Superconducting nanowire-based devices are increasingly being used in complex circuits for applications such as photon detection and amplification. To keep up with the growing circuit complexity, nanowire processing is moving from single layer fabrication to heterogeneous multilayer processes. Hydrogen silsesquioxane (HSQ) is the most common choice of negative-tone electron-beam resist for patterning superconducting nanowires. However, HSQ has several limitations, including an inability to be removed without a strong reagent that damages the superconducting film, making it unsuitable for multilayer fabrication. As a result, it is vital to consider alternative resists that can be removed through less harmful solvents. Here, the authors explore the use of ma-N 2400 series deep ultraviolet photoresist as an electron-beam resist for fabricating superconducting nanowire devices. They demonstrate that ma-N can be used to pattern dense lines as narrow as 30 nm and isolated features below 20 nm in width. They also examine the reproducibility of 36 identical superconducting devices by comparing their minimum dimensions and switching currents. Through this analysis, they conclude that ma-N 2400 is a suitable electron-beam resist for fabricating nanoscale devices and has the potential to expand the use of nanowire-based technologies into more advanced applications.

Advancements in the nanoscale patterning of materials using electron-beam lithography (EBL) have facilitated the development of a new family of superconducting devices based on thin-film nanowires. These devices are used in a wide variety of applications, including photon detection,1,2 digital circuitry,3,4 and memory,5 and are becoming increasingly important with the rising need for low-power technologies. Traditionally, superconducting nanowires are patterned monolithically, requiring a single EBL step. Since the functionality of these nanowire devices depends strongly on the exact nanoscale dimensions of their features, proper choice of EBL resist is vital to ensure precise control of their geometries. Hydrogen silsesquioxane (HSQ) was first chosen as a negative-tone EBL resist for superconducting nanowire processes6 since it offers advantages such as low line-edge roughness and ∼5 nm resolution.7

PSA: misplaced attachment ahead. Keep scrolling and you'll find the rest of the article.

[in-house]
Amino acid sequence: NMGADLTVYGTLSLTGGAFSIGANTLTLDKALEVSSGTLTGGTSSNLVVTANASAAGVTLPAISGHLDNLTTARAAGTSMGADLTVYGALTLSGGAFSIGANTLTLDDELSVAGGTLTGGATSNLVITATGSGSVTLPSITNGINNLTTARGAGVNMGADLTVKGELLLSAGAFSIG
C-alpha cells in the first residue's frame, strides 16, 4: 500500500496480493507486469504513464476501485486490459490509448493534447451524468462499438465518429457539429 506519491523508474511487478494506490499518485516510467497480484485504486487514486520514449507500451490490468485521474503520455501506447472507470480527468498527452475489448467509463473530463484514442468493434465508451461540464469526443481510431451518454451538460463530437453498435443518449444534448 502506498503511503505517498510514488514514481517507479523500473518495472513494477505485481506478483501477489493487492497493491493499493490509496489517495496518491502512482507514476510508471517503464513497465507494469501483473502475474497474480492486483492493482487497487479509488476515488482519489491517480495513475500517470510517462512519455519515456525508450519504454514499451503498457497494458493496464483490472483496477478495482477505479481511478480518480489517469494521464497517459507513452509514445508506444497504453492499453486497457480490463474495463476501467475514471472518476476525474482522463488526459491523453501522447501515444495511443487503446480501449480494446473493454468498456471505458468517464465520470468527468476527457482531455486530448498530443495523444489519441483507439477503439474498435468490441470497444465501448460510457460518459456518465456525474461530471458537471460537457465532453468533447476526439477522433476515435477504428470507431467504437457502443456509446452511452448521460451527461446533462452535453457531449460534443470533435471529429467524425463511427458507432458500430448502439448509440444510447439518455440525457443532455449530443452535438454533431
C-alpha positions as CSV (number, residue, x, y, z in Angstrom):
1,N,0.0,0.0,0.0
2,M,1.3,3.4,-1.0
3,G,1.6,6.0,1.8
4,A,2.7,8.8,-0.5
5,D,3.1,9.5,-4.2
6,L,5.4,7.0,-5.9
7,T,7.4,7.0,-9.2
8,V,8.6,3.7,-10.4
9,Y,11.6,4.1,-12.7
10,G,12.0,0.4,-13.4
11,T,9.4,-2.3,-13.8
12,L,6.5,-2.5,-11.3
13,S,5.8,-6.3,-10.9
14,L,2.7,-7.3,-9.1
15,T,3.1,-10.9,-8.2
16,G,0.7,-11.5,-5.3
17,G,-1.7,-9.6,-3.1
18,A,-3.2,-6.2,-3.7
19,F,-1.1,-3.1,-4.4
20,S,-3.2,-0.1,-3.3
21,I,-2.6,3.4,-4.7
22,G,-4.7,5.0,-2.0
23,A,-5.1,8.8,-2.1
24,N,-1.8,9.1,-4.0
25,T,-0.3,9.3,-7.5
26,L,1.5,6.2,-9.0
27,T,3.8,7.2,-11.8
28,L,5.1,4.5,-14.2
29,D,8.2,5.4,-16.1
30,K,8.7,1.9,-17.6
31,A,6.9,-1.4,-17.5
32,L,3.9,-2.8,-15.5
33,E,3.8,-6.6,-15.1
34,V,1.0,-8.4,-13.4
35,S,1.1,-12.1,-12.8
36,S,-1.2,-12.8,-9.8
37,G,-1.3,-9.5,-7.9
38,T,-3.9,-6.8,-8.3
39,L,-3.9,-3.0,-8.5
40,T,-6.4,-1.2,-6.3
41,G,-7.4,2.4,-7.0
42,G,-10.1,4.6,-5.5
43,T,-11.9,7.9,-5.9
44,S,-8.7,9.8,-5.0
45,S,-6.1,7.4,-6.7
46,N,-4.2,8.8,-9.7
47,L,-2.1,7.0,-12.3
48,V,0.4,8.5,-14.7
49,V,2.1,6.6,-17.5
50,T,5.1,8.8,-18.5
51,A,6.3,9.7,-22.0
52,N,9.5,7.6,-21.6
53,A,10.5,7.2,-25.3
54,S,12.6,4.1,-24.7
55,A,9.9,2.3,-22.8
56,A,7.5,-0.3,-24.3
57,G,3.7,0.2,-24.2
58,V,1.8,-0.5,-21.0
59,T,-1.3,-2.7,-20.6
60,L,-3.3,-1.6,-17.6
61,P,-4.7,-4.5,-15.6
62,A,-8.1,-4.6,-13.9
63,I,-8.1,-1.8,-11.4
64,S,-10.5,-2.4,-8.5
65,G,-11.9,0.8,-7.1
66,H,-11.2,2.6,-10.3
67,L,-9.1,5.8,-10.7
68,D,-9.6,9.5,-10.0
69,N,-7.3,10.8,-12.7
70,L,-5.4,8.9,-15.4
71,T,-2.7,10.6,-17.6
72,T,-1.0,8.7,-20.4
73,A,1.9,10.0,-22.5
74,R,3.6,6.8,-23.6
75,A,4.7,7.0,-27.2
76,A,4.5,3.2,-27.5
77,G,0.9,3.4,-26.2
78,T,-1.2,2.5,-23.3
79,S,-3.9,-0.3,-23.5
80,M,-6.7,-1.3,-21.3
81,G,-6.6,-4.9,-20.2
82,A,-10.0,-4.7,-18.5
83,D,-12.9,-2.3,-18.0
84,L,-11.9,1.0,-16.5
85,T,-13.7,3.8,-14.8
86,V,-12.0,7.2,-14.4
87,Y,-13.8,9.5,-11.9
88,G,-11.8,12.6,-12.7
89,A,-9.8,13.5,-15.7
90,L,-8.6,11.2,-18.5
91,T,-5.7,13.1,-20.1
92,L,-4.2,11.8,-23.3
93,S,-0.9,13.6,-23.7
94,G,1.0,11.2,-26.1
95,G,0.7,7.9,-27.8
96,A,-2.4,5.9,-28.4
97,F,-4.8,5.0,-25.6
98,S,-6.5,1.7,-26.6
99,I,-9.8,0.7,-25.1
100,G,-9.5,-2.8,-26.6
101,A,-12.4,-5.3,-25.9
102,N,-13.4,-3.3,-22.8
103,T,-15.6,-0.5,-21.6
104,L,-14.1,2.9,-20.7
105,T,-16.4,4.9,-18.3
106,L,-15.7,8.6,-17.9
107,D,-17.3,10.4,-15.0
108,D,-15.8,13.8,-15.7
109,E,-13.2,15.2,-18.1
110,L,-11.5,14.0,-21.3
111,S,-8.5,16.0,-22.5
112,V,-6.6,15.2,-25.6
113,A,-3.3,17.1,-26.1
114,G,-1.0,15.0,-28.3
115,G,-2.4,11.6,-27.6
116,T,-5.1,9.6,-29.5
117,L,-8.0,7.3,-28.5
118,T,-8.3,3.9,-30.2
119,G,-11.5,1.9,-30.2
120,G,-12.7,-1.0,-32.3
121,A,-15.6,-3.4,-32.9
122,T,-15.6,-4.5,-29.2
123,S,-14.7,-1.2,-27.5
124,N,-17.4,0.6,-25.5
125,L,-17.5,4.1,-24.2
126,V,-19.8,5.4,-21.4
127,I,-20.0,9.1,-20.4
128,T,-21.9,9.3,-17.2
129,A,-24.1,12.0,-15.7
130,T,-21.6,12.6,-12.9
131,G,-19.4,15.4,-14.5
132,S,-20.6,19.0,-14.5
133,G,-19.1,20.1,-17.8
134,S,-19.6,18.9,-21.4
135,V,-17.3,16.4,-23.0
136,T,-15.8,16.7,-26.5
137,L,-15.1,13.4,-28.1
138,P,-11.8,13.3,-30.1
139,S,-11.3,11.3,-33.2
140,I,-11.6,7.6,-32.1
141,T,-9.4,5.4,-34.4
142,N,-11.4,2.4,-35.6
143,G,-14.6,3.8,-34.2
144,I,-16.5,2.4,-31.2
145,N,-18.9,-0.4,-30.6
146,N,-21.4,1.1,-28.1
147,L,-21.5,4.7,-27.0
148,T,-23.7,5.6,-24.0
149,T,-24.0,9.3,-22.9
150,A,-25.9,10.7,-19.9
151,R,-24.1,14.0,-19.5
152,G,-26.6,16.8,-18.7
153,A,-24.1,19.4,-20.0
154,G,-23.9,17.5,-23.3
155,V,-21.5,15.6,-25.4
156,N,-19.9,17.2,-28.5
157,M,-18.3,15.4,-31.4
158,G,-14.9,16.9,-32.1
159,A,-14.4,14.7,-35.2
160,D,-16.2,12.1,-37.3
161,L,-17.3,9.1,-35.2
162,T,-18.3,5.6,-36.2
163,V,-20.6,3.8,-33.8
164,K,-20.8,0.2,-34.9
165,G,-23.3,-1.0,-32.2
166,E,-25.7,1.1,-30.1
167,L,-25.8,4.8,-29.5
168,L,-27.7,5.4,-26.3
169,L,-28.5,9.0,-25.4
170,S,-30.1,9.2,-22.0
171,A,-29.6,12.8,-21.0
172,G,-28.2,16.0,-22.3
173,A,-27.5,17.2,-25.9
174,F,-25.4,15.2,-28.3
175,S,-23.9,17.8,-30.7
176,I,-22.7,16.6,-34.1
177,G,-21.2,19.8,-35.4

Despite these benefits, there are significant difficulties in using HSQ with superconducting materials. First, exposed HSQ cannot be easily removed without the use of a strong reagent such as hydrofluoric acid, which damages the quality of the superconducting film and, thus, limits device performance. This is particularly hindering as nanowires are gaining popularity in more complex circuits that involve integration with other technologies, such as magnetic memory elements.8 Such complex circuit environments often demand multilayer processes, which require exposed resist to be removed between layers. Since HSQ cannot be removed without damaging the underlying device, it is clearly unsuitable for these applications. Additionally, HSQ has a high areal dose density (∼3500–4000 μC/cm2 in a 125 kV EBL system) in comparison to many positive-tone resists, which prolongs the write time for complex circuits with many components. Finally, HSQ often has difficulty adhering to superconducting materials such as niobium nitride (NbN), requiring a pretreatment step that can damage the superconducting film.9 As a result, there is a need for investigating alternative negative-tone electron-beam resists to support the advancement of superconducting devices toward more complex applications.